The Battlefield Sapper Ranger chooses affiliations and organizations/nations as favored adversaries instead of creature types, get trapfinding and additional ranger traps. Even cooler, they can lay down bombs, Bridgeburner-style: Including countdown, increasing damage and rules to disarm them. Oh, and they later learn to combine these with ranger traps! AWESOME. Seriously, I really, really like this one!

 

Battle Sorcerors draw strength literally from their highest level arcane spell, boosting their strength and they may also erect spontaneous spell barriers to avoid being reduced below 0 hp, using his still remaining spells as a kind of hitpoint substitute; Nice, especially since the Battle Sorceror gets some solid weapon proficiencies! Later, the barrier can be used without even the immediate action it required in the beginning. Again, a cool archetype! The Cavalryman Cavalier is essentially a cavalier that is theme-wise more in line with the mounted soldier than the questing knight, with a variety of subtle modifications that make sense and should be considered balanced.

 

Decrier Inquisitors are masters of propaganda and censure, essentially the ideological think-tanks, whose words may stop the adversaries dead silent in their tracks or censure foes with negative effects depending on the alignments of the affected. The words of censure may later be imparted via attacks as well – again, a nice archetype. Field Medics are alchemists that get weaker bombs, but access to cognatogen as well as improved healing discoveries and fast healing-imparting smoke bombs. Nice! The Commander-class from Amora Game’s Supporting Roles-series also gets a new archetype with the Iron Fist, especially fearsome and harsh commanders. Nothing to complain here either. Peacebane Oracles are masters of antagonizing adversaries and have an aura of strife. Raider rogues are mounted rogues that are particularly adept at striking from horseback – essentially mounted skirmishers. Again, rather cool. The Siegemaster-archetype from Abandoned Art’s Amazing Races: Humans! has been acknowledged and adapted to this book as well. Bards may opt for the War Chanter archetype, who gets less skills per level, but 3 special bardic performances that allow them to negate fatigue, temporarily grant endurance and as a capstone world wave to sweep away enemies. Add to that sonic-damage causing war chants, calling lightning and grant temporary hit points to allies that respond to his call and we have one damn awesome archetype. Finally, War Wizards may reduce arcane spell failure chance, get Tactician and bonus feats, but pays for this with no less than four opposition schools.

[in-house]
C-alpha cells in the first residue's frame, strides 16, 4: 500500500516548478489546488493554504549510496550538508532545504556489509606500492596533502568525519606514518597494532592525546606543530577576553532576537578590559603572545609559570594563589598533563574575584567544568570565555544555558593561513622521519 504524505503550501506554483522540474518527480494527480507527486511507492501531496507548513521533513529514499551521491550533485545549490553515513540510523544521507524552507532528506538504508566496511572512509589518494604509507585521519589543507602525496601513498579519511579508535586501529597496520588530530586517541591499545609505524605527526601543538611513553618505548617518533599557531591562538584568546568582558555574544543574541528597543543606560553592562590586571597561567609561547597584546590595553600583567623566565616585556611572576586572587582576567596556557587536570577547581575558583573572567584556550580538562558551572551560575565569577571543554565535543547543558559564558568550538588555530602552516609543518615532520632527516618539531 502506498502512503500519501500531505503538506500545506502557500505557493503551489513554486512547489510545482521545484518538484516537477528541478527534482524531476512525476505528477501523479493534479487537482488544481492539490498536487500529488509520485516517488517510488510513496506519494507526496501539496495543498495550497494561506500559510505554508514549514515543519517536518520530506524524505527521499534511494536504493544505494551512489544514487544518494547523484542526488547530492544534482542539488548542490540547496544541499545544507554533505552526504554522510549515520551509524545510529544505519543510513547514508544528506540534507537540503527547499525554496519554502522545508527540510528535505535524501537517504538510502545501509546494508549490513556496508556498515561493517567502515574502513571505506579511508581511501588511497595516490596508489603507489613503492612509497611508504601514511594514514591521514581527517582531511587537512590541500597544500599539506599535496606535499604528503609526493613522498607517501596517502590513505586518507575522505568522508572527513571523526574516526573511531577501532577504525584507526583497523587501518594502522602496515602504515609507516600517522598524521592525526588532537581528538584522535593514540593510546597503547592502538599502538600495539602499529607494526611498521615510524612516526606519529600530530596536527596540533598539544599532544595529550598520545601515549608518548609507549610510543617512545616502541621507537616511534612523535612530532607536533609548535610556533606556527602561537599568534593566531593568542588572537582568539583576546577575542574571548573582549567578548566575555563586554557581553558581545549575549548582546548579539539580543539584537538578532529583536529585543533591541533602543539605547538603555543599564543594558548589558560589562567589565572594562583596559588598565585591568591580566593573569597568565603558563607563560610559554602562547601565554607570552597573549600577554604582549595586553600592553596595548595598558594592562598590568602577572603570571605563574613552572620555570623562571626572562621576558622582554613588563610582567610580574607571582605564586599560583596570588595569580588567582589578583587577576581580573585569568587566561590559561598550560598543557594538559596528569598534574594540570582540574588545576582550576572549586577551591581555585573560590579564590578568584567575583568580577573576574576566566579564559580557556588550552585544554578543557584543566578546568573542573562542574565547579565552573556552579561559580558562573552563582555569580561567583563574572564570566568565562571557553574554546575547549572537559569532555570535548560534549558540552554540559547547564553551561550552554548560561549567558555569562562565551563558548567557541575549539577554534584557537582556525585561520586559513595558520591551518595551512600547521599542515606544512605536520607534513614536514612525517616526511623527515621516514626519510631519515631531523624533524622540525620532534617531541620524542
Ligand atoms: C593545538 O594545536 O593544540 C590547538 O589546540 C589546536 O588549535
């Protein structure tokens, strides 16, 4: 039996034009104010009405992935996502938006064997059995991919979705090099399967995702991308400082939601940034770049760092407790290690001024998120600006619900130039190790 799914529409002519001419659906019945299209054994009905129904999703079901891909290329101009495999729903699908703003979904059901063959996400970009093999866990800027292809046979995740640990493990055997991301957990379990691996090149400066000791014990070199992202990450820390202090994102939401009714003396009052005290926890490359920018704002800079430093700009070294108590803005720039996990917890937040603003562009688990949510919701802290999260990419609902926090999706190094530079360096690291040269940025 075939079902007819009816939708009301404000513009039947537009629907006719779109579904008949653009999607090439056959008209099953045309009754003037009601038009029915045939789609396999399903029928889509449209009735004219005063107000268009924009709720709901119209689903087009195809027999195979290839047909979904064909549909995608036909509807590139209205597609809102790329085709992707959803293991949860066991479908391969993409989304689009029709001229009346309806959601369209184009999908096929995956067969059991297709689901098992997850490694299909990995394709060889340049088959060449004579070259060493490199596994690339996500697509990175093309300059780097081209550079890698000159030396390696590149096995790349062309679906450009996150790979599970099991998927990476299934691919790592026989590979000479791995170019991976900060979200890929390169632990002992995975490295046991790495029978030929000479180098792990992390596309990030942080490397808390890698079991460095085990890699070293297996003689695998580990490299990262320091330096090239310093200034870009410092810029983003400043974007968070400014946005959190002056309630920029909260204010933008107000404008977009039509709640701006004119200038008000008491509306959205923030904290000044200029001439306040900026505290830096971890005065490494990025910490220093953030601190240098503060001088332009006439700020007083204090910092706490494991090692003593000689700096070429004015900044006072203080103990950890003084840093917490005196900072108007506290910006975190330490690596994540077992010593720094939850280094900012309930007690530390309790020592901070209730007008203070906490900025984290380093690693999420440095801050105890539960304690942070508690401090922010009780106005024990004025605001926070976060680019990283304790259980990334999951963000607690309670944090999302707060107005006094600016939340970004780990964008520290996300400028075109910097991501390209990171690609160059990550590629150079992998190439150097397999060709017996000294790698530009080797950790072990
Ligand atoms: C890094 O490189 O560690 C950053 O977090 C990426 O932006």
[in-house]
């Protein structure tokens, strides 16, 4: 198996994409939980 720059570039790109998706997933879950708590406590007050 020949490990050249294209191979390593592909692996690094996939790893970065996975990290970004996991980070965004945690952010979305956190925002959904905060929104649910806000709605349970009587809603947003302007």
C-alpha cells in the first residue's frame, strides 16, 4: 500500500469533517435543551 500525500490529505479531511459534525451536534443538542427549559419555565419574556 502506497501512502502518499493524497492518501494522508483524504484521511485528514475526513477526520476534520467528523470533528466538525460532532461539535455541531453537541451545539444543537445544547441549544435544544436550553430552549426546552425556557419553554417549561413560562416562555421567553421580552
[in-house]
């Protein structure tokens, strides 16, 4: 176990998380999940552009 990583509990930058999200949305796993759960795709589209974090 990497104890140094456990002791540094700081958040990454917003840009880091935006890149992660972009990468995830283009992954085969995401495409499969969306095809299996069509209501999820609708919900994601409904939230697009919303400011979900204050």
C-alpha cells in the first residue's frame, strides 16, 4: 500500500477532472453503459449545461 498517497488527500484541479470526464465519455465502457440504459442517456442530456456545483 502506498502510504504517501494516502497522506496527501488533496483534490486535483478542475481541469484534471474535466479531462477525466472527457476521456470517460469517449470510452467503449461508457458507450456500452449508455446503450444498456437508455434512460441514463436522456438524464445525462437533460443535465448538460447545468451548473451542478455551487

Conclusion:

Editing and formatting are top-notch, I didn’t notice any significant glitches that would have impeded my understanding of the content’s intent. Layout adheres to an easy-to-read two-column full-color standard with golden borders at the top and bottom. The pdf comes fully bookmarked for your convenience and the interior artwork in b/w is fitting.

 

Amora Game supplements have been work for me so far and I’ve bashed a couple of them to smithereens. Hence, to be honest, I wasn’t particularly excited to read and review this.

Holy Moly was I wrong.

 

From actually fun to read prose to complex mechanics that are handled well, this supplement had me reread it multiple times, my heart swelling a bit every time – Greg LaRose, Daron Woodson (mastermind of Abandoned Arts), Wayne Canepa and Wojciech Gruchala have crafted a supplement that draws you into the culture of the Thaddean Empire, that breathes flair, offers solid crunch and feel surprisingly unified in voice and style. Oh, and the crunch here is excellent for the target goal of providing a good crunch-backdrop for their War-AP. Almost ex nihilo, the crunch herein is actually so cool and compelling that I’m rather surprised how well all the archetypes came out – there are several herein that just had me smile my predatory “Hell yeah”-grin; With these, your group actually could go all-out Bridgeburners (early books, before the demigod-aspects came in); Better yet, Amora Game shows awareness for other supplements, adding value to them as well, though not necessarily requiring them.

 

Seriously, there are more great archetypes herein than in MANY of the countless supplements I’ve reviewed and the fluff, traits etc. -everything goes seamlessly together, quoting all our favorite fantasy war tropes. This player’s guide is superior to most I’ve read and is well worth the fair asking price – I salute the designers and team from Amora Game: 5 stars + seal of approval, Endzeitgeist reporting ready for the AP; If it can stand up to this guide, then I’m in for a blast.

You can get this fine collection of crunch here on OBS and here on d20pfsrd.com’s shop.

Just interested in the fluff? Here’s the free, less crunchy version on OBS!

Oh, and one more thing: What do the talented designers Alexander Augunas, Bradley Crouch, Scott Gladstein, Mike Myler, Eric Morton, Will McCardell, Daron Woodson and the Amora Game-team have in common? Well, they are all working together on a book of uncommon, cool, novel classes. The project has already been funded and currently, the kickstarter is aiming for stretch-goals. I did actually pledge on this KS, so take a look and plesge if you like what you’re seeing: Here’s the link to Liber Influxus Communis, the Book of Collective Influence.

Endzeitgeist out.

 

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Reviewer without a cause